Useful $minfreq values are usually between 0.001	and 0.0001, useful
       $avgfreq	values are around 0.05 for trigrams (word3) and	0.001 for
       quadgrams (word).

	 $ratio	= analyze($count,@word_params);
	 $ratio	= analyze3($count,@word_params);

       Returns a statistical(!)	security ratio to measure password quality.
       $ratio is the ratio of passwords	chosen among all possible ones,	e.g. a
       ratio of	0.0149 means 1.49% of the theoretical password space was
       actually	considered a pronounceable password. Since this	analysis is
       only statistical, it proves absolutely nothing if you are deeply
       concerned about security	- but in that case you should use chars(), not
       word() anyways. In reality, it says a lot about your chosen parameters
       if you use large	values for $count.

	 $language_description = generate_language($wordlist);

       Generates a language description	which can be saved in a	file and/or
       loaded with load_language. $wordlist can	be a string containing
       whitespace separated words, an array ref	containing one word per
       element or a file handle	or name	to read	words from, one	word per
       line7.  Alternatively, you may pass an array directly, not as
       reference.  A language description is about 1MB in size.

       If you generate a general-purpose language description for a language
       not yet built-in, feel free to contribute it for	inclusion into this

	 load_language($language_description, $name [, $default]);

       Loads a language	description which is then available in words().
       $language_description is	a string returned by generate_language,	$name
       is a name of your choice	which is used to select	this language as the
       fifth parameter of words(). You should use the well-known ISO two
       letter language codes if	possible, for best interoperability.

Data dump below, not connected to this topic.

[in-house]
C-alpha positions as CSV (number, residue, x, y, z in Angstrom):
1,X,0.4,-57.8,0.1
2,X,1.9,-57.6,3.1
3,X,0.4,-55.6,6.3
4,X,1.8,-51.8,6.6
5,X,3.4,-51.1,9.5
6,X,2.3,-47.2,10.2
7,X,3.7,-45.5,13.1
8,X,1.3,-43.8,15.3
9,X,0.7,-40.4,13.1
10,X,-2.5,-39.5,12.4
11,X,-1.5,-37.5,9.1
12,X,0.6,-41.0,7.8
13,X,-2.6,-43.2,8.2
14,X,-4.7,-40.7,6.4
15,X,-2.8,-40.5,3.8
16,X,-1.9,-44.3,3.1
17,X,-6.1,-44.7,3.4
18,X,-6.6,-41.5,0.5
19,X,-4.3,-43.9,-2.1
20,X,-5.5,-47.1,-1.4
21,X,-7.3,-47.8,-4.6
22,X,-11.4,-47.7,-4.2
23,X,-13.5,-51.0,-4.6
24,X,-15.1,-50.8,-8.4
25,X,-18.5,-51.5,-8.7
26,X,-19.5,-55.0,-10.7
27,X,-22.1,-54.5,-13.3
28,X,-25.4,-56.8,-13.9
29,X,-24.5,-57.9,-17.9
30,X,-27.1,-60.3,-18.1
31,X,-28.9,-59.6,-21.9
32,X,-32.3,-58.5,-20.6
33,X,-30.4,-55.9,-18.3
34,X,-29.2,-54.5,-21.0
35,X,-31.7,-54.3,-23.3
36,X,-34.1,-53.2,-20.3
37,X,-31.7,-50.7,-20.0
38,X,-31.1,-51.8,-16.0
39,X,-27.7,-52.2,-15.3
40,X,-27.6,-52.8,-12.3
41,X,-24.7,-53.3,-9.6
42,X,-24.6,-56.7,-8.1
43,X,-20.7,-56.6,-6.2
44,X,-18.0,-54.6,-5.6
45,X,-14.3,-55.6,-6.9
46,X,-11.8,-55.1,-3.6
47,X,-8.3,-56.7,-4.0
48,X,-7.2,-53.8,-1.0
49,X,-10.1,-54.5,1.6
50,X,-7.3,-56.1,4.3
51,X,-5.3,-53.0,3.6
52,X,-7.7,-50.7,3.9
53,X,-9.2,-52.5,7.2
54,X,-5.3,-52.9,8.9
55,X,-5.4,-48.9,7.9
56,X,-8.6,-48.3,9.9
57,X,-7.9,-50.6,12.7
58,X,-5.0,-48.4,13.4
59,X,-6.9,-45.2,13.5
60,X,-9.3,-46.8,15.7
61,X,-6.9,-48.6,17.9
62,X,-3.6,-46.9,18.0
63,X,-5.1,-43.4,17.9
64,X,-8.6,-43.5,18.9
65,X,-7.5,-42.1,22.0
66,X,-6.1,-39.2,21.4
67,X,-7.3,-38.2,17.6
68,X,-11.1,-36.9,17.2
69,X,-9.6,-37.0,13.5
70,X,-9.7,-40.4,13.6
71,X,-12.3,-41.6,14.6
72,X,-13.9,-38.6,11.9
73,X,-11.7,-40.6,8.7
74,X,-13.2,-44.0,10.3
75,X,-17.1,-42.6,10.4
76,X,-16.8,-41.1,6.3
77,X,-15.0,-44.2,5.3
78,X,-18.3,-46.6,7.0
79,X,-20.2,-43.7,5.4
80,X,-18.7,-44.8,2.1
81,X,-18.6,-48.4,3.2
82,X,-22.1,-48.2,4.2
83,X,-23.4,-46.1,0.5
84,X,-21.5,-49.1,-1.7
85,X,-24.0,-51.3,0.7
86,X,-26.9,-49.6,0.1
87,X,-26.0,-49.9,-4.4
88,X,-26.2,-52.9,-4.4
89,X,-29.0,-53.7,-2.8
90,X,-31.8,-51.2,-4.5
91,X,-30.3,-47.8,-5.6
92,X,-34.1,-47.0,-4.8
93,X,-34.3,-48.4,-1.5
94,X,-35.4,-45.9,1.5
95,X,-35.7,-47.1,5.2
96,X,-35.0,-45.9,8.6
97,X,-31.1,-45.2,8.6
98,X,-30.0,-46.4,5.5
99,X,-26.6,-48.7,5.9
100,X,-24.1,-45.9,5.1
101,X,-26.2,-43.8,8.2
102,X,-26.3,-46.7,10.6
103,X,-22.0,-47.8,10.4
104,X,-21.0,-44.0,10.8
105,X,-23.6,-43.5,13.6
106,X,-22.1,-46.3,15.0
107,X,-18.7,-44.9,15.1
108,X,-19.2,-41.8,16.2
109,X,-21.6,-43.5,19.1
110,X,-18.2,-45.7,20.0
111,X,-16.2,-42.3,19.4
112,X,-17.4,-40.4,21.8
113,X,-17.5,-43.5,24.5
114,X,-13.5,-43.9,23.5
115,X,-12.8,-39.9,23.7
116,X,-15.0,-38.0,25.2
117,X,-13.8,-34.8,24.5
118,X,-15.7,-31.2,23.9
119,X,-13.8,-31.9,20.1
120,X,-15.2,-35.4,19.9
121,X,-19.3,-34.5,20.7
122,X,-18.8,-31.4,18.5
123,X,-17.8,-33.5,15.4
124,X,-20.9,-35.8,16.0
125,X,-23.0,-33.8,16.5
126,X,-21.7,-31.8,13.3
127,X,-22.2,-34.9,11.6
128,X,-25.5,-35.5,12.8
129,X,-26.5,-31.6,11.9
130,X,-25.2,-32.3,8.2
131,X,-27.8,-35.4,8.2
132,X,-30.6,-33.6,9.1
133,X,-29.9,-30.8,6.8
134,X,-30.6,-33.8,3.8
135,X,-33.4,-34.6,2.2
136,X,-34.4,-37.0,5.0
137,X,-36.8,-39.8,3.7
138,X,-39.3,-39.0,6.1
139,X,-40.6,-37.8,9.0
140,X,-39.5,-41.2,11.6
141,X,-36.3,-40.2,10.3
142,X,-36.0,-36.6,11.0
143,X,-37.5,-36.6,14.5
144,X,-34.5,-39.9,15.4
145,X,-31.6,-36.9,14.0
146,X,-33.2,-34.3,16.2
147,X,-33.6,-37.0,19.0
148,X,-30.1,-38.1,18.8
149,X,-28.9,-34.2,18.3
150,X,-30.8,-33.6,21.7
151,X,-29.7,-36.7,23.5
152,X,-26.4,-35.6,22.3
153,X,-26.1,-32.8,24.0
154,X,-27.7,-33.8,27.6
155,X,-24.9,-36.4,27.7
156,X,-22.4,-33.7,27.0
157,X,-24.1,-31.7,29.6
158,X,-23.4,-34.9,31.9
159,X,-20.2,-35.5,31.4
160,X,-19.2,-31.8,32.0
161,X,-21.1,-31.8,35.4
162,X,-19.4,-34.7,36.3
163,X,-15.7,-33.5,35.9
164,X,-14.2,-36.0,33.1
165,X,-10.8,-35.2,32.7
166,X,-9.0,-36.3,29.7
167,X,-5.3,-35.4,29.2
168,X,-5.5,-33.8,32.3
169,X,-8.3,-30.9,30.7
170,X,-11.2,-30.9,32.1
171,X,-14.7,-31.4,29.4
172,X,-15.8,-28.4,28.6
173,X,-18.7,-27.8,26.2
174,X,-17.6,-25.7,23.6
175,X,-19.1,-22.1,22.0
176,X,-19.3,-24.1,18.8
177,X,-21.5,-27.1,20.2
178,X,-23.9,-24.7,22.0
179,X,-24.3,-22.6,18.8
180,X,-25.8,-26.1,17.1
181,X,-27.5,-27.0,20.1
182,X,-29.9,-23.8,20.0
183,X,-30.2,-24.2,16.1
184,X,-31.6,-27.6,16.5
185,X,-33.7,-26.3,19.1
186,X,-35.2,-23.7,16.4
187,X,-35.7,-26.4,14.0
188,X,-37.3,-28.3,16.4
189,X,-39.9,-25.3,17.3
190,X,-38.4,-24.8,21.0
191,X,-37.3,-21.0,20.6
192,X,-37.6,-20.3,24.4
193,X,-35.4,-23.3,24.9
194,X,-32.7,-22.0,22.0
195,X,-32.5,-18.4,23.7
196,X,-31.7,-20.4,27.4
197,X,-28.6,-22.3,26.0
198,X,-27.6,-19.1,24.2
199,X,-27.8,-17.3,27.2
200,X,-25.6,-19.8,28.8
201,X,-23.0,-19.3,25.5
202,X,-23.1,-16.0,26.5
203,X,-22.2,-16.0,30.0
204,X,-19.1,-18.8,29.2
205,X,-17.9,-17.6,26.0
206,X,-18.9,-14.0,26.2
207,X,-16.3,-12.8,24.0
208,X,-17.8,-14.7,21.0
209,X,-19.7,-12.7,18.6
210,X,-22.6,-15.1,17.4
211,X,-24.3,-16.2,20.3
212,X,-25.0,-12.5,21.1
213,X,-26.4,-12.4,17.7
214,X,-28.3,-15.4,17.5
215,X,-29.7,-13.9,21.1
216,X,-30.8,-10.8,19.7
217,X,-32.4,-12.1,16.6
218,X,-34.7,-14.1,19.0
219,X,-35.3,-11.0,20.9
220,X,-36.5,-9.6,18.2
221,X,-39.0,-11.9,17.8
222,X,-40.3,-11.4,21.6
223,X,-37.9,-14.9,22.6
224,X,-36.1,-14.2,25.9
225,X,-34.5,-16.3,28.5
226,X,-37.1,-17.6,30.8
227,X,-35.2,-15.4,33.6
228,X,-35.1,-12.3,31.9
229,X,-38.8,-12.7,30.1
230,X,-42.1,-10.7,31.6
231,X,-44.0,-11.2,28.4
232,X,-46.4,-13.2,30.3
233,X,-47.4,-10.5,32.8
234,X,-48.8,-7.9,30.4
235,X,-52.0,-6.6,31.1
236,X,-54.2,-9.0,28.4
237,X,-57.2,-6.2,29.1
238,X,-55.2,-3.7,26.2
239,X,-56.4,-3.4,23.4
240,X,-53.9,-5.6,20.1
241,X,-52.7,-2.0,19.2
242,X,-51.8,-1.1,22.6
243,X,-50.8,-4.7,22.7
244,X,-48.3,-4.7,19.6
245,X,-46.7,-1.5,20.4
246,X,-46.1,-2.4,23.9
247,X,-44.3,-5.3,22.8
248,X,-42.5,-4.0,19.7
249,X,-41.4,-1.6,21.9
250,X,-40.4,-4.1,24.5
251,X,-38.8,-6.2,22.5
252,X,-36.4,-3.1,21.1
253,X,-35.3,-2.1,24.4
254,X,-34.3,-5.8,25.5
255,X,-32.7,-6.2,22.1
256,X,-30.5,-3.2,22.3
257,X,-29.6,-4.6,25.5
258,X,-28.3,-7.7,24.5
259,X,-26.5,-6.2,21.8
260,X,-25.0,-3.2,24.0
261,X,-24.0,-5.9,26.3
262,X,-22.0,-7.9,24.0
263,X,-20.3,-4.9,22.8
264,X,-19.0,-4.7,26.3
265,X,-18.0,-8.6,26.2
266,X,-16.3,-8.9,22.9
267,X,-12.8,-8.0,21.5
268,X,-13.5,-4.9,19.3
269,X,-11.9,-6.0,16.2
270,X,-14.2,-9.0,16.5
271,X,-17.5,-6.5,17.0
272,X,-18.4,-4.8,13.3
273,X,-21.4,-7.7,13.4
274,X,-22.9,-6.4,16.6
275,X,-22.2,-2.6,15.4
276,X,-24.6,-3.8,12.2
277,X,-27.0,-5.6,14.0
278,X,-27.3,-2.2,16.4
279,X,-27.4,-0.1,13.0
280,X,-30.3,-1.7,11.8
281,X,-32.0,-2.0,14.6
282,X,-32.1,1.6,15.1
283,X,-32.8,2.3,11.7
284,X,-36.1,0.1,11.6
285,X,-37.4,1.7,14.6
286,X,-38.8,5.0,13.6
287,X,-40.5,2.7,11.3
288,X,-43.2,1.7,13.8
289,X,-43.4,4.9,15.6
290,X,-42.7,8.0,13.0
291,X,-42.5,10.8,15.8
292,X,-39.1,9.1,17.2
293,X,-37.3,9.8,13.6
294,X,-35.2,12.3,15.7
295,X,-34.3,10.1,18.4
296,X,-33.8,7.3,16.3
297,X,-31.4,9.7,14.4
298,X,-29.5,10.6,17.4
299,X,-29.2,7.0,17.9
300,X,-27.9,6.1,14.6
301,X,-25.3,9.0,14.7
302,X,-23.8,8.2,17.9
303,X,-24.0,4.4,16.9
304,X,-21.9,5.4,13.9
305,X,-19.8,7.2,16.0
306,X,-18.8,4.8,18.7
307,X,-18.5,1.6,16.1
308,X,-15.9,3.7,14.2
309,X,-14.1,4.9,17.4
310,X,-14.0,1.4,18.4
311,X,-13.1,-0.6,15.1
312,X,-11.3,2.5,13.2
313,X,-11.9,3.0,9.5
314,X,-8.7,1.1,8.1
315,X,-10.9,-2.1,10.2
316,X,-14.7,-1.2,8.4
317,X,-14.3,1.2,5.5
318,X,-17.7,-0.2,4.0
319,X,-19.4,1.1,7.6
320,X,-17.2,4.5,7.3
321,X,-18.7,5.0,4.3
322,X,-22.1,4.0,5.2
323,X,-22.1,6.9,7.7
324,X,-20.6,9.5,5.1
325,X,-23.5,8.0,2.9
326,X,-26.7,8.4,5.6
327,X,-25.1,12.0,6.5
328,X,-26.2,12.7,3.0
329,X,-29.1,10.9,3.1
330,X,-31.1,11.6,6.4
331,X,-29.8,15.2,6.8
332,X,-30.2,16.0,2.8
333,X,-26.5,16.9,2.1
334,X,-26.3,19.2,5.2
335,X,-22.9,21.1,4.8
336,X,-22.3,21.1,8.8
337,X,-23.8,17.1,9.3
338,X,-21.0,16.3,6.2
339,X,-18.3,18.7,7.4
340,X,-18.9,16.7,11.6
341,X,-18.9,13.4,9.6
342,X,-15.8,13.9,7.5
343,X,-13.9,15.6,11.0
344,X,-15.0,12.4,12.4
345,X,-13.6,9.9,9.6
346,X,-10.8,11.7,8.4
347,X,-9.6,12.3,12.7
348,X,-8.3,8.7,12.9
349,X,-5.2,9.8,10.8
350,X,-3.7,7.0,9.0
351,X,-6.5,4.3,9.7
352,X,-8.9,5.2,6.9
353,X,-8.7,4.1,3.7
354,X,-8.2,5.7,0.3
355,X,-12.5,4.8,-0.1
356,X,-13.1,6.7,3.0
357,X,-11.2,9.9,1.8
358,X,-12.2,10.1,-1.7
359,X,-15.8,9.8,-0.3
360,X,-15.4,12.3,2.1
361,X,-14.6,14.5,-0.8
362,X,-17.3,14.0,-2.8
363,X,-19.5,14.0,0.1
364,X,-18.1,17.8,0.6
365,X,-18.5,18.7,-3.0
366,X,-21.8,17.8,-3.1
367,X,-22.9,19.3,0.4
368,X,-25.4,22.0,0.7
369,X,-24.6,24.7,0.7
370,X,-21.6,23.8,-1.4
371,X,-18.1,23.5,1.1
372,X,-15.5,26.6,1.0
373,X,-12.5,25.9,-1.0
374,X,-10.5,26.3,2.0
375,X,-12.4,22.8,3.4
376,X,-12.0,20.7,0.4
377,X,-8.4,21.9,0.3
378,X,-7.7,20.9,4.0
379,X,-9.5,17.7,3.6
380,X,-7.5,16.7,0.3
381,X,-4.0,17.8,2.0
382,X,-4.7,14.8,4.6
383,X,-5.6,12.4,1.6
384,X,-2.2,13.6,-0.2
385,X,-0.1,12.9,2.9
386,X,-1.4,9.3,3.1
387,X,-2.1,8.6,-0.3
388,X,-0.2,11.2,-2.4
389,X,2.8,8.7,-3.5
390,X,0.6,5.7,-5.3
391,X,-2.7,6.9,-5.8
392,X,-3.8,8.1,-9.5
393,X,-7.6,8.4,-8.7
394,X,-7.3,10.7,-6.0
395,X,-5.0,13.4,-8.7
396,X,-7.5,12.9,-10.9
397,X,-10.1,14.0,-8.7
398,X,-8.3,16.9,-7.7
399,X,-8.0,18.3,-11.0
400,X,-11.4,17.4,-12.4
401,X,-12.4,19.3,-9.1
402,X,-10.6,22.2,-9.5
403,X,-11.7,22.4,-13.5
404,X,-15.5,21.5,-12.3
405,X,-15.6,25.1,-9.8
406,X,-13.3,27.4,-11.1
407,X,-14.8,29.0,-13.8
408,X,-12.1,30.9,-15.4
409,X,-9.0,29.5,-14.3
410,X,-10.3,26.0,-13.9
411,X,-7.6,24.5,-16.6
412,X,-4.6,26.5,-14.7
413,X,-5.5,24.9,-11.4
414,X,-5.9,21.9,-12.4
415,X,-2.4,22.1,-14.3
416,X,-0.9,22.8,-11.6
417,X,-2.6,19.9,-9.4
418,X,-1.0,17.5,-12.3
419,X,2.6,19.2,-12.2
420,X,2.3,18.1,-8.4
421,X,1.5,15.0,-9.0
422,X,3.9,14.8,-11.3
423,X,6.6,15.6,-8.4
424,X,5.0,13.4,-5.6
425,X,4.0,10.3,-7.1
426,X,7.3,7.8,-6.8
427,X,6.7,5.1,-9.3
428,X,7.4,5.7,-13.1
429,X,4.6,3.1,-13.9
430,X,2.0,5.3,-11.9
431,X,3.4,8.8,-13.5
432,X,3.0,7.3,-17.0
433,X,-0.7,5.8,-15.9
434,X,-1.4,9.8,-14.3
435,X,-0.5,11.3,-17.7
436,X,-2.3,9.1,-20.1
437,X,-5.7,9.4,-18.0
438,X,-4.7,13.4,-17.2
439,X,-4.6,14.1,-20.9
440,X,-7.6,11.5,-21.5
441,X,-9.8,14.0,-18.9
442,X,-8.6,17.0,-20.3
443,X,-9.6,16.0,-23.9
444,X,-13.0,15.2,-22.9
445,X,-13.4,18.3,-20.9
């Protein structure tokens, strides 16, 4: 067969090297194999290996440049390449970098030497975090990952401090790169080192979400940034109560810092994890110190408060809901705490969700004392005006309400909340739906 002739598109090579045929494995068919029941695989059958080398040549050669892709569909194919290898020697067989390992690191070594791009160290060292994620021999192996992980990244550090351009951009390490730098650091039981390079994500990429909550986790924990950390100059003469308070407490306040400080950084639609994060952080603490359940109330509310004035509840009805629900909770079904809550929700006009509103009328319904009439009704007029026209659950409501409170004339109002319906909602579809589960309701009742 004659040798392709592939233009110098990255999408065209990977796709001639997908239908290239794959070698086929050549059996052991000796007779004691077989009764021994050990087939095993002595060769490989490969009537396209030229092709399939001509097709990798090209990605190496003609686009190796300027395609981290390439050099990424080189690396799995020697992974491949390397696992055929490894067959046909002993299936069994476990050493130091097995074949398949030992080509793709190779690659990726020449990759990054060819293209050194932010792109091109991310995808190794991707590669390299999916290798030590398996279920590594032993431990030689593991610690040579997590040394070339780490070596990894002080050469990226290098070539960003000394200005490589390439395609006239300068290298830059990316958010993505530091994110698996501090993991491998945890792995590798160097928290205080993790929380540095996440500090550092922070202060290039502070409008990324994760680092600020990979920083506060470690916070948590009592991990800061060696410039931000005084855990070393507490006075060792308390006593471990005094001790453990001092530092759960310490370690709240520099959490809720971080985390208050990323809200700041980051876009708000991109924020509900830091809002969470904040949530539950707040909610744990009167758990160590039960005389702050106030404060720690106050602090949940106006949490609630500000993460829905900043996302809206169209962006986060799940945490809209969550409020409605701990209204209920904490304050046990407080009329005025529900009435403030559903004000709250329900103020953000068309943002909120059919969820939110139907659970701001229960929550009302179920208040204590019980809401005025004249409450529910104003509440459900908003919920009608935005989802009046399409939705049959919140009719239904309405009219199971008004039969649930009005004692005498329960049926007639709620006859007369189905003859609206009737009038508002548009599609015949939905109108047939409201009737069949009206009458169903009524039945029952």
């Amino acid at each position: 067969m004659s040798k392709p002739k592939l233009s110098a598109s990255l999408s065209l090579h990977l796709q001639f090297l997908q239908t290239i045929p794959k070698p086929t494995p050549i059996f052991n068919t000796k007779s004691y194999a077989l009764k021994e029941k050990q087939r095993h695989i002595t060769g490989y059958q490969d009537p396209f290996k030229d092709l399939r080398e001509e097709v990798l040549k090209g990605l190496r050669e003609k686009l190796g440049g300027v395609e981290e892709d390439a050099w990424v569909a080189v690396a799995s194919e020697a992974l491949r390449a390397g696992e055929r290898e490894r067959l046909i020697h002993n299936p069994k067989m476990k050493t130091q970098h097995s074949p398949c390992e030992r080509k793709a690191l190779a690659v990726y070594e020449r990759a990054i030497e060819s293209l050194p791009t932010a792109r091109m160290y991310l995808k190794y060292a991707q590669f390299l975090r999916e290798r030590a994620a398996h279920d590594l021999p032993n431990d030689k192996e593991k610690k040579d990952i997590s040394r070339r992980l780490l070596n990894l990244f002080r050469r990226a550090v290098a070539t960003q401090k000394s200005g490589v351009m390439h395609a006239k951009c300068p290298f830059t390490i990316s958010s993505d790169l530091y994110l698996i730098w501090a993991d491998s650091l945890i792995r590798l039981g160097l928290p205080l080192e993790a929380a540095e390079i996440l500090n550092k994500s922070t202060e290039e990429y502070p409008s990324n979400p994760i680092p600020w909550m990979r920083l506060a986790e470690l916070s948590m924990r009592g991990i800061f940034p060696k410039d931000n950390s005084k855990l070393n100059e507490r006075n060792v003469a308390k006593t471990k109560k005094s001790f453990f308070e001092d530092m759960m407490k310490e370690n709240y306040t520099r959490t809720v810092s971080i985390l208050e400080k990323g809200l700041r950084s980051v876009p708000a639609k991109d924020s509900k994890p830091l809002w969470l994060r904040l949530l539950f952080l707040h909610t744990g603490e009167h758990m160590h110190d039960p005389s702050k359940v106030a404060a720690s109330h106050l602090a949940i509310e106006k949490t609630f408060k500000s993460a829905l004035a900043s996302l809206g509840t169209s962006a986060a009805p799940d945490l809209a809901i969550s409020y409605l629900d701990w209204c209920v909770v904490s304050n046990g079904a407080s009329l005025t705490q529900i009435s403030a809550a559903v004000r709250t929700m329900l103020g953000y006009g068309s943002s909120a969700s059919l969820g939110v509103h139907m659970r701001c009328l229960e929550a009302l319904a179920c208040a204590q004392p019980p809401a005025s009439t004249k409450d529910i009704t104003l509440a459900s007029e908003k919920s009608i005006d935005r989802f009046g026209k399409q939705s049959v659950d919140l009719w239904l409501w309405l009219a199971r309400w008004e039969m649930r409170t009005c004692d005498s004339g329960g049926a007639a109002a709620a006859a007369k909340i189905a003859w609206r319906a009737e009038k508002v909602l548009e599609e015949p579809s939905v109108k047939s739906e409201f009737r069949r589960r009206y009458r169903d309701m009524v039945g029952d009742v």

If you specify $default with a true value, this language	will be	made
       global default language.	If you give undef as $language_description,
       only the	default	language will be changed.

	 $number = random_number($limit);

       Returns a random	integer	between	0 (inclusive) and $limit (exclusive).
       Change this to a	function of your choice	by doing something like	this:

	   sub my_rng ($) {

	     # suppress	warning	about function being redefined
	     no	warnings 'redefine';
	     *Crypt::GeneratePassword::random_number = \&my_rng;

       The default implementation uses perl's rand(), which might not be
       appropriate for some sites.

	 $forbidden = restrict($word,$language);

       Filters undesirable words. Returns false	if the $word is	allowed	in
       language	$lang, false otherwise.	Change this to a function of your
       choice by doing something like this:

	   sub my_filter ($$) {

	     no	warnings 'redefine';
	     *Crypt::GeneratePassword::restrict	= \&my_filter;

       The default implementation scans	for a few letter sequences that
       english or german people	might find offending, mostly because of	their
       sexual nature. You might	want to	hook up	a regular password checker
       here, or	a wordlist comparison.



       Copyright 2002 by JA<paragraph>rg Walter	<>, inspired by
       ideas from Tom Van Vleck	and Morris Gasser/FIPS-181.

       Now maintained by Neil Bowers <>

       This perl module	is free	software; it may be redistributed and/or
       modified	under the same terms as	Perl itself.

perl v5.32.1			  2015-11-14	    Crypt::GeneratePassword(3)